In this case, had the injured employee elected to sue his employer Terrell for a "deliberate intent" injury under Mandolidis and its companion cases, he could also have joined Unipunch and Niagara, the manufacturers of the punch press, on a products liability claim under Morningstar v. Black and Decker Manufacturing Company, 162 W. Va. 857, 253 S.E.2d 666 (1979). The employer, Terrell, as well as Niagara and Unipunch, then would be joint tortfeasors. The fact that the various tort claims asserted by the plaintiff involve different theories or causes of action does not prevent the defendants from being joint tortfeasors so long as their actions resulted in common liability to the plaintiff. Saltzman v. Heineman, 116 Ill. App.2d 189, 253 N.E.2d 520 (1969); Shonka v. Campbell, 260 Iowa 1178, 152 N.W.2d 242 (1967); Caldwell v. Fox, 394 Mich. 401, 231 N.W.2d 46 (1975); Spitzack v. Schumacher, 308 Minn. 143, 241 N.W.2d 641 (1976); Neveroski v. Blair, 141 N.J. Super. 365, 358 A.2d 473 (1976); Johnson v. Heintz, 73 Wis.2d 286, 243 N.W.2d 815 (1976).
The fact that the employer in a Mandolidis suit may be liable for punitive damages as to the plaintiff does not preclude another negligent joint tortfeasor from seeking contribution against the intentional joint tortfeasor on the compensatory verdict found against the negligent joint tortfeasor. Jacobs v. General Accident Fire Life Assurance Corporation, 14 Wis.2d 1, 5, 109 N.W.2d 462, 464 (1961).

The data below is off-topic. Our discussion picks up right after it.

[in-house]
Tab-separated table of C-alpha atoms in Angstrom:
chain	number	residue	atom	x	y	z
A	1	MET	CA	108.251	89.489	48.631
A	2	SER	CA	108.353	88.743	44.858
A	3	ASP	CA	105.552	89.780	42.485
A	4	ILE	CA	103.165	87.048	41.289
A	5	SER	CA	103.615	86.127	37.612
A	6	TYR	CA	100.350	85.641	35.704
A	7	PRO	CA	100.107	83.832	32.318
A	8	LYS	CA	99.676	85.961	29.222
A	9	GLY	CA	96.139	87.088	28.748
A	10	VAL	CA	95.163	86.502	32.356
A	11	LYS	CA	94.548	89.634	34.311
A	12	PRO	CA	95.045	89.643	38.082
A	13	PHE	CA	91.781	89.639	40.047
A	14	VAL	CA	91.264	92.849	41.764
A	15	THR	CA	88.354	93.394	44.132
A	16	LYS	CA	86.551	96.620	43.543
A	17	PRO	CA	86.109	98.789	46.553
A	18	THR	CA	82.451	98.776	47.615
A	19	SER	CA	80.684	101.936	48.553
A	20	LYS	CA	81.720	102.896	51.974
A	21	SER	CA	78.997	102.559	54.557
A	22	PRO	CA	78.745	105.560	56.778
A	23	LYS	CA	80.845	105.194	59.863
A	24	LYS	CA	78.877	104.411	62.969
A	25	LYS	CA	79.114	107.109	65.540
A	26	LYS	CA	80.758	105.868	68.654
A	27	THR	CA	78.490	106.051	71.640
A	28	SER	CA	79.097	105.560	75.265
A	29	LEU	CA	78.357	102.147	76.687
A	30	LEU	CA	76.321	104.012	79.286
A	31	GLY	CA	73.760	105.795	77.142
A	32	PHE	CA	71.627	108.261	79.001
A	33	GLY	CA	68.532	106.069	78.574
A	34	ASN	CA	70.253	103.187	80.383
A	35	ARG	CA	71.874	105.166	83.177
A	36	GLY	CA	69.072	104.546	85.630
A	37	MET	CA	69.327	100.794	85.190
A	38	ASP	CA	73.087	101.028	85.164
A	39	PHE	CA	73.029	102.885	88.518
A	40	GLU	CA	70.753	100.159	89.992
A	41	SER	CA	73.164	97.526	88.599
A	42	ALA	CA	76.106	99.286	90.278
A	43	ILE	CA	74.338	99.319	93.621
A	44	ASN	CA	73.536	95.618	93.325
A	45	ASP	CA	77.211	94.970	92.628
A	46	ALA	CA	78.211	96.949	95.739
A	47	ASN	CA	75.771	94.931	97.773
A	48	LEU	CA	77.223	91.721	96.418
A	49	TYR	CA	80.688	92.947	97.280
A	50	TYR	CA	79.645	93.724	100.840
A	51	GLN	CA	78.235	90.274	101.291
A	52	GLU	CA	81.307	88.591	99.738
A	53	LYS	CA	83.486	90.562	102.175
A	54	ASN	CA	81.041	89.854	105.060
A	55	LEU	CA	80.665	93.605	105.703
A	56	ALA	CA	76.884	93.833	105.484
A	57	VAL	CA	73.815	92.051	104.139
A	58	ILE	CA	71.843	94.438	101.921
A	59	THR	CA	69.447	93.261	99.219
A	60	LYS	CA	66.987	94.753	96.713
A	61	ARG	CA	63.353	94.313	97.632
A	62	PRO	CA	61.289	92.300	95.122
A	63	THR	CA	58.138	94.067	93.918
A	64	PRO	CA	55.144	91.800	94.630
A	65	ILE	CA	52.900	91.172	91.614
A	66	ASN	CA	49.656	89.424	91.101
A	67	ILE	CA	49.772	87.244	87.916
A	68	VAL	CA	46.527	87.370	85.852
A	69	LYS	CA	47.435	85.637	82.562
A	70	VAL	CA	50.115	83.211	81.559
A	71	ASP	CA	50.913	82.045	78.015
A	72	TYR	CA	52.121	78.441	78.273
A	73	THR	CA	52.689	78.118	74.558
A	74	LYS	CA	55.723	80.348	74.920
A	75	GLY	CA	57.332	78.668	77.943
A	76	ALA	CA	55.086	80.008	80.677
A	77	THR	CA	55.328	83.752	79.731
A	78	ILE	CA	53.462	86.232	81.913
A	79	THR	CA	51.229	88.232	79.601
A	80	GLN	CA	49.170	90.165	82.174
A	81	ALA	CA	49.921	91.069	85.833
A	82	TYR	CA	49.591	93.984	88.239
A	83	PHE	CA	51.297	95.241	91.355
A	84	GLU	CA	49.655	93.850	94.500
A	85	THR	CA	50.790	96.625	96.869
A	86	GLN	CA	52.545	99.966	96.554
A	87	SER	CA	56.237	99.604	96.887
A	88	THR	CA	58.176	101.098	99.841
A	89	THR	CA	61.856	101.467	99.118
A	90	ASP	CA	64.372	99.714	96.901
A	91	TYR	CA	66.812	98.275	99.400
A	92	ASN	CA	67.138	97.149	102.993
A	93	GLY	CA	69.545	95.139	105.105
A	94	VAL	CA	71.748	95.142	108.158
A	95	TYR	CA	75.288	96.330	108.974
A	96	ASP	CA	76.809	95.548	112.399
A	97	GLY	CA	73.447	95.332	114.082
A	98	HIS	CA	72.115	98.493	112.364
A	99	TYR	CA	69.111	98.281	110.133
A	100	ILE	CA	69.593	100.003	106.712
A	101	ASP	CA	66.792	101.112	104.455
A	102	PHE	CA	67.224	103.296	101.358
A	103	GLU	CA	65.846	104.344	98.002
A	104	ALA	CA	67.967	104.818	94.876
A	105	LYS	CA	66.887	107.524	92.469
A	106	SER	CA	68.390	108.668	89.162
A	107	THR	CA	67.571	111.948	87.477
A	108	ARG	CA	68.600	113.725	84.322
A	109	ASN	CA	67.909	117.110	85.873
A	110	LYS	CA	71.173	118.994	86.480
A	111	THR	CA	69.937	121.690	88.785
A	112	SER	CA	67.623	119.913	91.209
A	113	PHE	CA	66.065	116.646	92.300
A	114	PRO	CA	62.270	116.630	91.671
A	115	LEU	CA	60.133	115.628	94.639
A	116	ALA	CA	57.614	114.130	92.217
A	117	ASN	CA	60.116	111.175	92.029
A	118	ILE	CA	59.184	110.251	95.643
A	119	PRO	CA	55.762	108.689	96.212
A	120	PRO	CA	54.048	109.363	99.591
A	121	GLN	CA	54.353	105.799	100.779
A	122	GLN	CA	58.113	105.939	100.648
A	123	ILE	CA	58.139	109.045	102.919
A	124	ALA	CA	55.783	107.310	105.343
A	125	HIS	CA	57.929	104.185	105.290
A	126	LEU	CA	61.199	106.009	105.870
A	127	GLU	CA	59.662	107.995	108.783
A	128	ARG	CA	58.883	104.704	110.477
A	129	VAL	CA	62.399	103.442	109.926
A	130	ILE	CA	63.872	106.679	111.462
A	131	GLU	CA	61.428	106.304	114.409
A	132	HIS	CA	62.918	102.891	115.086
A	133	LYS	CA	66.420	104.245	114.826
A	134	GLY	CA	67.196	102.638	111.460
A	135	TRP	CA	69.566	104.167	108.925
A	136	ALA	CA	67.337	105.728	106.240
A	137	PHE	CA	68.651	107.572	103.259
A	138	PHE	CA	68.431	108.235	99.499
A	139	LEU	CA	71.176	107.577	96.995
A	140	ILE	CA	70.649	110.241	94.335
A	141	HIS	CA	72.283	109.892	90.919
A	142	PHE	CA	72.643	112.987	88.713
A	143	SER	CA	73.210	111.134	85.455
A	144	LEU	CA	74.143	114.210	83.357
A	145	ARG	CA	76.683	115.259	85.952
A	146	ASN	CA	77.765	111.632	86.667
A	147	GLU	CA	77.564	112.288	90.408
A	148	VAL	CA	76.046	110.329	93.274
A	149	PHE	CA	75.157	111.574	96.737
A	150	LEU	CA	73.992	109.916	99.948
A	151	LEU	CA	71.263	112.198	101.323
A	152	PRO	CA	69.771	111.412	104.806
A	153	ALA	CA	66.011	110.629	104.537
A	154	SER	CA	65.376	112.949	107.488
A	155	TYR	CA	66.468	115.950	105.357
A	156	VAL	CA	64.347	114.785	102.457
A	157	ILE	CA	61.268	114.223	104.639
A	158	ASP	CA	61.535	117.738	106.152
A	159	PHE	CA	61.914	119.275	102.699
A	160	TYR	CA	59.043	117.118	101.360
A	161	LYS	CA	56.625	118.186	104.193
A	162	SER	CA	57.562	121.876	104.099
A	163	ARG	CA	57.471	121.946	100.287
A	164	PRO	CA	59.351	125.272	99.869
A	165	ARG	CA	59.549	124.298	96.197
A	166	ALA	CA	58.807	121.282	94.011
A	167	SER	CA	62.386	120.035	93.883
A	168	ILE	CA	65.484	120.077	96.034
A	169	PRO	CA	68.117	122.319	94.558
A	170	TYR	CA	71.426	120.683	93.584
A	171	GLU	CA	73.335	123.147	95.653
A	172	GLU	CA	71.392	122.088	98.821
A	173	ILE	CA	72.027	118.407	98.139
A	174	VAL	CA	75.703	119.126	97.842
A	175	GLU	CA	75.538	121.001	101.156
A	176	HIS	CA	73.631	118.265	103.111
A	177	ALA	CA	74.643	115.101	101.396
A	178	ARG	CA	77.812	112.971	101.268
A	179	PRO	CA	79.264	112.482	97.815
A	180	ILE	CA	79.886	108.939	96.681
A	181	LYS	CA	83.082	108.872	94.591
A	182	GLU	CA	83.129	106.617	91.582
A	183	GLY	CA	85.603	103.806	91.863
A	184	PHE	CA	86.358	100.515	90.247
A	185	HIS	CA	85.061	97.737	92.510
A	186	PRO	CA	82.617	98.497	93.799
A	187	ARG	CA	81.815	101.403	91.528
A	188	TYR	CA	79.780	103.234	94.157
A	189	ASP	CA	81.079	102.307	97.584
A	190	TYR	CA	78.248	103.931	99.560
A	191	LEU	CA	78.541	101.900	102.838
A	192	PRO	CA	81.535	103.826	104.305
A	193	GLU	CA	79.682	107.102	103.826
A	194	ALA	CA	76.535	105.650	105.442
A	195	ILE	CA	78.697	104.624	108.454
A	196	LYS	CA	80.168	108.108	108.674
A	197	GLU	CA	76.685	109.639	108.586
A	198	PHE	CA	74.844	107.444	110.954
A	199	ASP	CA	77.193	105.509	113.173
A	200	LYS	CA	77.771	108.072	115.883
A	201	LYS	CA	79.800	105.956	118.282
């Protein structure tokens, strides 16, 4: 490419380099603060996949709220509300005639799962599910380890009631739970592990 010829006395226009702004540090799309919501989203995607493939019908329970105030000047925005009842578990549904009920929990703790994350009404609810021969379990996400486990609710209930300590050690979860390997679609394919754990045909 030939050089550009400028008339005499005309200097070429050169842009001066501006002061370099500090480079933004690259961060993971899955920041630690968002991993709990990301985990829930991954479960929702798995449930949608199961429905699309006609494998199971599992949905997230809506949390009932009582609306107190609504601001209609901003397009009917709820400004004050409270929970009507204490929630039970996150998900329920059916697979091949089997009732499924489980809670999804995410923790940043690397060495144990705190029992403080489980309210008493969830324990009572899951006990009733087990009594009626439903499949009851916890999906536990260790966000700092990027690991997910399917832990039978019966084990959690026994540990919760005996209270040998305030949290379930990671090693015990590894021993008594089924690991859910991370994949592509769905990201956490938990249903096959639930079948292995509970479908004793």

In the present case the injured employee has not sued his employer, Terrell, for a "deliberate intent" injury under Mandolidis. This fact alone does not preclude the third parties however from being able to claim a right of contribution against the employer and thereby bring the employer into the case under Haynes v. City of Nitro, supra. We hold this because the underlying tort on which the third party seeks contribution is one not barred by our Workmen's Compensation Act.
From an abstract factual standpoint, it is possible to conceive of a situation where under Morningstar, supra, the manufacturer of a machine makes it defective such that it has some safety devices but they are inadequate for the safe operation of the machine. This defect is then compounded by the machine owner who removes all of the safety devices and requires his employees to operate the machine — thereby creating a potential "deliberate intent" injury under Mandolidis. The employer-owner would be subject to a suit because of the exemption of W. Va. Code, 23-4-2, under Mandolidis and its companion cases.